Dozens of fantastic entries showing all modes of transportation
When we posted last week's photo contest we expected to see some variation in what folks called "transportation," but it seems we underestimated things. Along with beautiful shots out the window of commercial airliners and from the handlebars of bicycles, we saw so many great pictures that perfectly captured the prompt this week.
Although we found many great shots in the 150+ entries this week, we had to pick just one to win the prize, a Sony QX10 lens camera. Hit the break and see which one came out as our favorite this time around.
Wireless printing directly from the app available for KitKat users
The latest update to the Gmail app is adding a few often-requested features. First up, just in time for holiday vacations, is a vacation auto responder that can be enabled right from the app — no more going to the web interface to get that set up when you're going to be off the grid for a while.
Next is improvements to file attachments. Previously you were restricted to simply adding pictures or video from the menu of a new Gmail message, and now you can attach just about any kind of file you may have on your device. Attach documents, PDFs, .zip files and more right from the menu button.
Lastly, if you're a KitKat user with the latest app you'll find simple options to print emails directly from Gmail. Hit the overflow menu button and select "print," and you'll be given the new print dialog to send the message to your cloud print-enabled device
The first true Google Play edition tablet from LG and Google
We've been using the LG G Pad 8.3 for a while now, and we've been excited to get a look at this one since Google announced it yesterday afternoon. LG makes one heck of a tablet, and their display technology is legendary, so what happens when you pair Google's Android with it should be really interesting.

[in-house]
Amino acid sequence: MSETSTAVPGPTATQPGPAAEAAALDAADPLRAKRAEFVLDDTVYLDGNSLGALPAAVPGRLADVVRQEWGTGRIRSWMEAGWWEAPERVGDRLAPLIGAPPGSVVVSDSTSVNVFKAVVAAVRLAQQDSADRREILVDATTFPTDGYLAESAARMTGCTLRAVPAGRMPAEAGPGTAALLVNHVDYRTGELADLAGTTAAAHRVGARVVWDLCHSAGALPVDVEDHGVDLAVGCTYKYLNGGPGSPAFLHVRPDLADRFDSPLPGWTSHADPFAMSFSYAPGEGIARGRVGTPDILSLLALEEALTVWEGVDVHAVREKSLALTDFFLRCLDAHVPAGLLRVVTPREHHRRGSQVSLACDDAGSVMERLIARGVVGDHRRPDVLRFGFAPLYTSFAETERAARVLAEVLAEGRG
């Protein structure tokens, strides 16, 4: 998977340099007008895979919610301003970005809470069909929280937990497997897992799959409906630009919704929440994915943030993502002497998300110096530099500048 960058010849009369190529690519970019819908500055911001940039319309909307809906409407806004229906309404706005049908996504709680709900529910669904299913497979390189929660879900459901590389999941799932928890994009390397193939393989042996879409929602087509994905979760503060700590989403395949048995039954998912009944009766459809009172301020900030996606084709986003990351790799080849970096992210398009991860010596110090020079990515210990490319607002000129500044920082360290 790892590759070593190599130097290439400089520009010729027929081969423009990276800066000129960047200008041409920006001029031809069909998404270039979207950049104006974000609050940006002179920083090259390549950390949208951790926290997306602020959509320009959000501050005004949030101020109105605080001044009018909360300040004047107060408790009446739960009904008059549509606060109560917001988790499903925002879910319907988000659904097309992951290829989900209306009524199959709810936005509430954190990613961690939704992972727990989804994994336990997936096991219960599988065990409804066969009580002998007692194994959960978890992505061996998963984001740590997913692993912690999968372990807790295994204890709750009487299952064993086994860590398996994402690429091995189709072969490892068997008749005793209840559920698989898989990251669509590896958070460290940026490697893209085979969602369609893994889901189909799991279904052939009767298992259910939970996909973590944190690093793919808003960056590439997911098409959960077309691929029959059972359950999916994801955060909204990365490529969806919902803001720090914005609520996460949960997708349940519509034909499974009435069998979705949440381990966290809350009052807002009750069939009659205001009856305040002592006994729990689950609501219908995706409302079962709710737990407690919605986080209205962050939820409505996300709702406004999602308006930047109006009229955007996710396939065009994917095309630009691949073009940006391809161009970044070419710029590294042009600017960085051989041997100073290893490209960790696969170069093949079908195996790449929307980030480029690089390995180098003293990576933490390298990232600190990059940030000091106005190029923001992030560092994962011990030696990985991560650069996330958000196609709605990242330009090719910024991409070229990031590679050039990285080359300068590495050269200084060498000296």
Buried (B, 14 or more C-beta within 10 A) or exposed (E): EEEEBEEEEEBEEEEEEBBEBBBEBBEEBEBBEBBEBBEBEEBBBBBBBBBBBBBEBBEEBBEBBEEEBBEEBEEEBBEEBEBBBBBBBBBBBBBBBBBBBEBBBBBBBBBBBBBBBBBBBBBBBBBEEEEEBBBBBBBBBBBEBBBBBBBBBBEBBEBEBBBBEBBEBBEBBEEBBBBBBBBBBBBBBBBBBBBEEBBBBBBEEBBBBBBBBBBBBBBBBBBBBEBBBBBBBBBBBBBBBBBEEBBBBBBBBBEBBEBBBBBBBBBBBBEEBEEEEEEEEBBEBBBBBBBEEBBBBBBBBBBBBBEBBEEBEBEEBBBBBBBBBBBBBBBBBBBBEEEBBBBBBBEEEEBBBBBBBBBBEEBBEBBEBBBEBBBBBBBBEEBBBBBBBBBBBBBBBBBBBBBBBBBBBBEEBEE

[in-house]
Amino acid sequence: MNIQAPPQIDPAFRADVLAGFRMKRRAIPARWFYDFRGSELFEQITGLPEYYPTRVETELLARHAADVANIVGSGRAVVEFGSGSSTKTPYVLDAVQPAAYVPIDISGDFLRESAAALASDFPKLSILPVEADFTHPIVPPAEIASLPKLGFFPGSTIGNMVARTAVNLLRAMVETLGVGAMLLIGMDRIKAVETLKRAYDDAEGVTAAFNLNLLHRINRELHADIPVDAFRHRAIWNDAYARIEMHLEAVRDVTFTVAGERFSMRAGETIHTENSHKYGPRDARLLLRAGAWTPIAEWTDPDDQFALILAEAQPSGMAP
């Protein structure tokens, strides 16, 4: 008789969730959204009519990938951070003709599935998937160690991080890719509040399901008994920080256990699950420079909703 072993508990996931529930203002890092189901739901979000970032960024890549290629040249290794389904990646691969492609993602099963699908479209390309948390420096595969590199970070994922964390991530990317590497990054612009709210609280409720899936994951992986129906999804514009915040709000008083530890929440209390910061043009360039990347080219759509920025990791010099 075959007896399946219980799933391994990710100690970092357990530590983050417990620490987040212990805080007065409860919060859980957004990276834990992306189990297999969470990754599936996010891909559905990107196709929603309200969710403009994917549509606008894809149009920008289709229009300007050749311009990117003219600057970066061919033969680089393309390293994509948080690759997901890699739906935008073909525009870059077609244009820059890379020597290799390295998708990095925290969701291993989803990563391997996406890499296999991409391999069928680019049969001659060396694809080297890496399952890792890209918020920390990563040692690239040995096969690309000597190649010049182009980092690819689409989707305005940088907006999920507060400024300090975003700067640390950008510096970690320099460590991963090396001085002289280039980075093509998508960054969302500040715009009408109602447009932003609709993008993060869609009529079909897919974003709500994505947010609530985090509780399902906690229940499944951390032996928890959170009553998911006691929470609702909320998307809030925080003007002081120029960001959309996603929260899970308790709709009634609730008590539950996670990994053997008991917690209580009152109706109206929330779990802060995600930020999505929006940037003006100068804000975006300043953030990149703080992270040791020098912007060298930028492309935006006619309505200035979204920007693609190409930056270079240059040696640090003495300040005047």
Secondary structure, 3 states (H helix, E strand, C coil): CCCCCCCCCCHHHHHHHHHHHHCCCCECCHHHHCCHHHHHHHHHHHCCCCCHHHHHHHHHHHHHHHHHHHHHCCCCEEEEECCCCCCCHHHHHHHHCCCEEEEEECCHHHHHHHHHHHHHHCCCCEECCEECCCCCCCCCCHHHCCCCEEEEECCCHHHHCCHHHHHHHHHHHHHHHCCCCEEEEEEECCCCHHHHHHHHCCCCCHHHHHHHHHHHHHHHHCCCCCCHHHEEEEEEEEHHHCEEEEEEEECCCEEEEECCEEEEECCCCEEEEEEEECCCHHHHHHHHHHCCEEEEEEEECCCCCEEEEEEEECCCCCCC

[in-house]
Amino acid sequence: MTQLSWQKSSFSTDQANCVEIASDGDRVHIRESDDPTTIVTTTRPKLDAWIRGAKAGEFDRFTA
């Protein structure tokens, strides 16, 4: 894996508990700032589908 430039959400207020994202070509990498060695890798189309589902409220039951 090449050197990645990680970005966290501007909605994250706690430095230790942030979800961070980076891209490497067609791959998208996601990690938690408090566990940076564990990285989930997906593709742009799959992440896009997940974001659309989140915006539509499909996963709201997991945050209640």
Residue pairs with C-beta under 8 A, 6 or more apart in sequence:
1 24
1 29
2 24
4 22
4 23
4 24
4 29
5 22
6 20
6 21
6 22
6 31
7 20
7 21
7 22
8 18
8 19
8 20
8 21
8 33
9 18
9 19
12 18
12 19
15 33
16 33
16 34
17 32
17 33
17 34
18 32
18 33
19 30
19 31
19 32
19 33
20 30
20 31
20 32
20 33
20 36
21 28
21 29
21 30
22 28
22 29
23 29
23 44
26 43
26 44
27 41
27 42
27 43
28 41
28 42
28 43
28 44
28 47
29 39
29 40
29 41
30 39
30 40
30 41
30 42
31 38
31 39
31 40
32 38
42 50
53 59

So far, it has been. LG strays pretty far from the vanilla Android experience, so these two stop feeling the same the minute you turn them both on. The Google Play edition feels "darker", and pretty sparse. Designed to be fortified with applications from Google Play's app store, out-of-the-box Google Play devices seem bare-boned. That's a good thing for many, and an easy to overcome issue for everyone.
A Google-sanctioned way to return to the latest stock build
Update: It looks like the broken links are now fixed. Go grab your factory images!
Original Story: Following tightly (as usual) behind the broad release of Android 4.4.2 over the air, full factory images of the latest build of Android for Nexus devices are now available. If you have a Nexus 4, 5, 7 (2012 and 2013) or 10, you now have a Google-sanctioned and supported way to return your phone or tablet to it's stock state on the latest firmware possible.
Now this isn't immediately as useful for many considering OTA update files are already available for these devices, but now if you're tinkering with things and need a wholesale reset back to stock, these images will come in handy. If you need a bit more guidance on how to apply these factory images, be sure to find your device in the forums for some great guides.
The Chrome App Launcher is an easy shortcut to all your Chrome apps
You've probably heard talk about Chrome desktop apps. It's something Google is trying that allows some Chrome apps or extensions to be used stand-alone in their own sandbox that run like any other desktop application would. The jury is still out on how effective or popular this will be, but it's something worth having a look at if you're a Chrome user on any platform.
To facilitate things — running stand-alone apps, but having to launch them from the browser defeats the purpose — Google has made the Chrome App Launcher available. On a Windows computer we can find it in the system tray, but on the Mac it will plop itself right into your dock. Once there, you can treat it like any other dock shortcut. You can dismiss it if you hate it, or set it to open automagically at login if you love it. Move it around, mistreat and abuse it. Just like any other app shortcut.
When you click on it, you'll see a list of all your chrome apps. Some of them, like Google play or Google+ will open in a regular browser window. Others, like Keep or Pocket, will open in their own window that can be minimized.
Getting things set-up is easy enough. Just point your Chrome browser at the "For your desktop" collection in the Chrome Web Store, and installing any of the apps will place the launcher in your dock. From there, it's all up to you.